Understanding increased extreme weather risk

Tim Edwards, EMEA head of catastrophe analysis at TigerRisk, discusses the impact of Hurricane Ian and how (re)insurers can best prepare for more frequent and severe weather events.

What does the impact of Hurricane Ian mean for reinsurers?

At an individual firm level, it depends. Many top global reinsurers changed strategy over the past few months with half seemingly raising natural catastrophe appetite, given the more favourable rating environment, while others made reductions due to ongoing concerns over pricing adequacy and the impact nat cat volatility was having on earnings. As the second-largest catastrophe event in 20 years behind Katrina, Hurricane Ian will test those two different strategies given the multiple headwinds the market also sees at present.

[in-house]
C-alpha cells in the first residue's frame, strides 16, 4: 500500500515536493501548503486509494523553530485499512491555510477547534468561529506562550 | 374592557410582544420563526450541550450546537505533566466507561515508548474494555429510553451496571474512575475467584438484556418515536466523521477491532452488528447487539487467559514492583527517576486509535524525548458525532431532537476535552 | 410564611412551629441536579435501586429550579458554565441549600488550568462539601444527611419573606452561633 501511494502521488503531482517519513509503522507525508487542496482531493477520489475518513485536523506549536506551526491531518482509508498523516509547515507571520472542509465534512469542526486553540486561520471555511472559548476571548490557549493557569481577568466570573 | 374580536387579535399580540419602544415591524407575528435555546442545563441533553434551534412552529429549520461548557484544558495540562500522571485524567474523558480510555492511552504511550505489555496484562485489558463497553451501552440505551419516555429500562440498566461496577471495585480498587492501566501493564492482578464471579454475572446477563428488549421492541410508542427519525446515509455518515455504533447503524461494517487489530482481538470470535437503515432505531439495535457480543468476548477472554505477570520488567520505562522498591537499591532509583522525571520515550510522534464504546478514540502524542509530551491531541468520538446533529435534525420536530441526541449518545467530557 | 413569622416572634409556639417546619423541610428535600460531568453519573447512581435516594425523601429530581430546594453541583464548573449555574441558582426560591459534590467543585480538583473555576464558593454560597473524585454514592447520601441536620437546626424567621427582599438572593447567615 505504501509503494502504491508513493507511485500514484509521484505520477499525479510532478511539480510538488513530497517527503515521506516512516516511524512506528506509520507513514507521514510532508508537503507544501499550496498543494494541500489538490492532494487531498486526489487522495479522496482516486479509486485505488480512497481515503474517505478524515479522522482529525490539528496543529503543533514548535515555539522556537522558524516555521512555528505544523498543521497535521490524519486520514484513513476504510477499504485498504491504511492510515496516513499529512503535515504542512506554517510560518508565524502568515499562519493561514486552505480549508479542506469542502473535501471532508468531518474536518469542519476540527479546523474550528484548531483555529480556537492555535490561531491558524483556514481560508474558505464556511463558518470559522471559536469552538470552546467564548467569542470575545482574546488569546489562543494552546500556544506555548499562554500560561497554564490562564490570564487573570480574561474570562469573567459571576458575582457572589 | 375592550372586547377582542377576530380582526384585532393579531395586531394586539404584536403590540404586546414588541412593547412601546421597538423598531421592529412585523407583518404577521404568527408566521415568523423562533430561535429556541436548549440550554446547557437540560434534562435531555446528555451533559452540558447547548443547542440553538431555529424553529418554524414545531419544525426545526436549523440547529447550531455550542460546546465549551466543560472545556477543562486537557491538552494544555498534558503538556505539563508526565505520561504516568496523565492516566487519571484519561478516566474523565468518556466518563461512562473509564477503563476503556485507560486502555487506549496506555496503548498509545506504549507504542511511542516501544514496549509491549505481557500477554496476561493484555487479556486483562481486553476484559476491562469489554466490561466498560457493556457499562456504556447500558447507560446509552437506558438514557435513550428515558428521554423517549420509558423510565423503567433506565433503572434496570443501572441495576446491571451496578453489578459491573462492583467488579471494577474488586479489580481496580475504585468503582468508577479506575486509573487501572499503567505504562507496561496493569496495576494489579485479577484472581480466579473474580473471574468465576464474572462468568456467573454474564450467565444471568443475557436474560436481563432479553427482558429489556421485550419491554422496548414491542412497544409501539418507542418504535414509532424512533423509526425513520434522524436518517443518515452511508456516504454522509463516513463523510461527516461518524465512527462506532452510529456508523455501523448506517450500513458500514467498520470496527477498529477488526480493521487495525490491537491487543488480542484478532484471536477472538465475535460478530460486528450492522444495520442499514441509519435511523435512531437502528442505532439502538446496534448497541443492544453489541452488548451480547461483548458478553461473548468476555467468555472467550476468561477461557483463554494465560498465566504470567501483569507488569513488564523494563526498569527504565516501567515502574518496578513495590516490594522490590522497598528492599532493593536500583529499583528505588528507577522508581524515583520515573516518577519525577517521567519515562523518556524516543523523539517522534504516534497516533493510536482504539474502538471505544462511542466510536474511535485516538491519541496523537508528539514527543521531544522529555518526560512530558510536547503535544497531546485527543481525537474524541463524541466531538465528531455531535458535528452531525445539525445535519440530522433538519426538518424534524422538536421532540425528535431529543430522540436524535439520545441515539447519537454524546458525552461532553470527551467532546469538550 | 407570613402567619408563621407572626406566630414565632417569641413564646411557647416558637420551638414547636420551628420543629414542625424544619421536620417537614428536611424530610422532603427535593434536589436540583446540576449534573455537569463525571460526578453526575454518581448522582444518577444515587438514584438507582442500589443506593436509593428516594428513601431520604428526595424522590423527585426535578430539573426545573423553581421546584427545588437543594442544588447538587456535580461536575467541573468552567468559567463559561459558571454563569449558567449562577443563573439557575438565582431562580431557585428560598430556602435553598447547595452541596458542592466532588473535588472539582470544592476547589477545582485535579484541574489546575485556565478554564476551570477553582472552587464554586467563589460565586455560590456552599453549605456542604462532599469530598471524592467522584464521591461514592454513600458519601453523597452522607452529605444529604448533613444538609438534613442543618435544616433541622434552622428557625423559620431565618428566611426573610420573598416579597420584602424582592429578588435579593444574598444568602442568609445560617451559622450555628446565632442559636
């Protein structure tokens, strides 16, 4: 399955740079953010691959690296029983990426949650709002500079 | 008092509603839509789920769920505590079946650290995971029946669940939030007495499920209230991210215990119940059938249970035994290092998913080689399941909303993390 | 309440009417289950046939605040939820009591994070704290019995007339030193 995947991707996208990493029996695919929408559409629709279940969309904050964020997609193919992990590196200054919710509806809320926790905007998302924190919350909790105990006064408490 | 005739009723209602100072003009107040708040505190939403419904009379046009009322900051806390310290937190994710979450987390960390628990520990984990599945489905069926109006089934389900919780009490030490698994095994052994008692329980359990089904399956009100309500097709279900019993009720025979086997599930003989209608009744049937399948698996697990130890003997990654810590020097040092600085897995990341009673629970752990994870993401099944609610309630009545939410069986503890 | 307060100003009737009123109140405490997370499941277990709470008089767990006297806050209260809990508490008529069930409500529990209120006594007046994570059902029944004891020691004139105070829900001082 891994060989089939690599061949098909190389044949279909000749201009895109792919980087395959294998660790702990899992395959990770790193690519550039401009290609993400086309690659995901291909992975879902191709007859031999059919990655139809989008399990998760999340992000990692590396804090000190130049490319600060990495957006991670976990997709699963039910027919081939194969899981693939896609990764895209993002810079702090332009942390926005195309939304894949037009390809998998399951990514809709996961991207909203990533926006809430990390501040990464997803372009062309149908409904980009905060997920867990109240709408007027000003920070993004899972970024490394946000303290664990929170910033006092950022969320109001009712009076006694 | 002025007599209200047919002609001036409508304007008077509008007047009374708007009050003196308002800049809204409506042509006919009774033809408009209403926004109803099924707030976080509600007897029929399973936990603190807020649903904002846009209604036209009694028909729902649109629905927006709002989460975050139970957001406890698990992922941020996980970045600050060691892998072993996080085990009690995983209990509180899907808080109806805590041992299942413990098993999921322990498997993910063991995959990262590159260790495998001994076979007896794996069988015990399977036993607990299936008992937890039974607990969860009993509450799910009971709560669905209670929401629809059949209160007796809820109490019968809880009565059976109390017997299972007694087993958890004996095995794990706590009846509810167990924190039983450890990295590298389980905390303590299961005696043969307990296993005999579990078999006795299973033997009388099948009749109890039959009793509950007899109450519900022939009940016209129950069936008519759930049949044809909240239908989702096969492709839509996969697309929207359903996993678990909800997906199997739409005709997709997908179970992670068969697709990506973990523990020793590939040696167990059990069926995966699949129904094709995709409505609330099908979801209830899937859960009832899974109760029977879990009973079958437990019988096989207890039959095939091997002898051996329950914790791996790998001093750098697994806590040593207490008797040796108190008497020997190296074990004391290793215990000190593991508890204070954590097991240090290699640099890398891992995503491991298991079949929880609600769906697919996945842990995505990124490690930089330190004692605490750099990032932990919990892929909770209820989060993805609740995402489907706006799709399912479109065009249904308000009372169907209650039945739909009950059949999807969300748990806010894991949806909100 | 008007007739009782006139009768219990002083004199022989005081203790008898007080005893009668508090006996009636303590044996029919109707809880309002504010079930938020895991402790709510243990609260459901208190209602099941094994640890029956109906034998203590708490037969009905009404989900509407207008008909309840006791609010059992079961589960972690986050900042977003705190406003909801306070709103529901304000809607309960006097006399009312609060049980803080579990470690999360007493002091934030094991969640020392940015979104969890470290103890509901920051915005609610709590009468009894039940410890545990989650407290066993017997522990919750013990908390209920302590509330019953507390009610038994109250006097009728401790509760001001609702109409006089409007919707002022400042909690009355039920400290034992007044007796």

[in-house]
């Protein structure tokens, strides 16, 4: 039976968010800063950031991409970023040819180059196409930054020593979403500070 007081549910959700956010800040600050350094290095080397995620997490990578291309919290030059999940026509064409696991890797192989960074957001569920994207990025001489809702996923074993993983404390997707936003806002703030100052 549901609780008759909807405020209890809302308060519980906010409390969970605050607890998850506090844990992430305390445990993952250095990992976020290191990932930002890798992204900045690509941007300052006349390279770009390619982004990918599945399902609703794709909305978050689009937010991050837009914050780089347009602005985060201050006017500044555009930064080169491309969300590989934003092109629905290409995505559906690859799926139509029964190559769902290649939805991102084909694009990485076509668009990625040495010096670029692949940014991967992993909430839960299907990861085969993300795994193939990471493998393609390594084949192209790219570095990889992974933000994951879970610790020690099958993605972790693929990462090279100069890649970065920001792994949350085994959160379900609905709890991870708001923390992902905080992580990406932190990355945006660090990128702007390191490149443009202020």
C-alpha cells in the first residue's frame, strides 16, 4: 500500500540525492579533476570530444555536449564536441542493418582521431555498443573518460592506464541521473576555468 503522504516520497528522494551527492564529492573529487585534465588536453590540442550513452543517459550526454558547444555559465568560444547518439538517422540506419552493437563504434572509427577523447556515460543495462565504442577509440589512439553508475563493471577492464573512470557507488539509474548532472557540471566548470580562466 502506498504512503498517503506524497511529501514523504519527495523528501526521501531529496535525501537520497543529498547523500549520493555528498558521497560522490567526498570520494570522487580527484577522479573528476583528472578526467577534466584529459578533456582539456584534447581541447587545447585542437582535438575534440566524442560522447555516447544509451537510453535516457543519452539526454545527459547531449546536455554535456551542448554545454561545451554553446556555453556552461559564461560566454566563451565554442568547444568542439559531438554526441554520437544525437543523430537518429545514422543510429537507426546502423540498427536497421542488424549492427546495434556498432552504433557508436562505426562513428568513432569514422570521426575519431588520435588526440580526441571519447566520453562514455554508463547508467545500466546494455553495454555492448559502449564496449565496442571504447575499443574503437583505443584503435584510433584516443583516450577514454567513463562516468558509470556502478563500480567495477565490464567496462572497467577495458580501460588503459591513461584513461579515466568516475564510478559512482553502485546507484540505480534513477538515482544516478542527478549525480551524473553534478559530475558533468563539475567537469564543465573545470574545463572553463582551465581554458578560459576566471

Based on a market-wide loss forecast of $50bn-$60bn, the event represents a significant hit to many (re)insurers’ earnings. Although the bulk of storm losses will be in residential property, commercial property losses will also be substantial and exacerbated by flood damage, making the current loss projections uncertain given the time required to settle flood claims.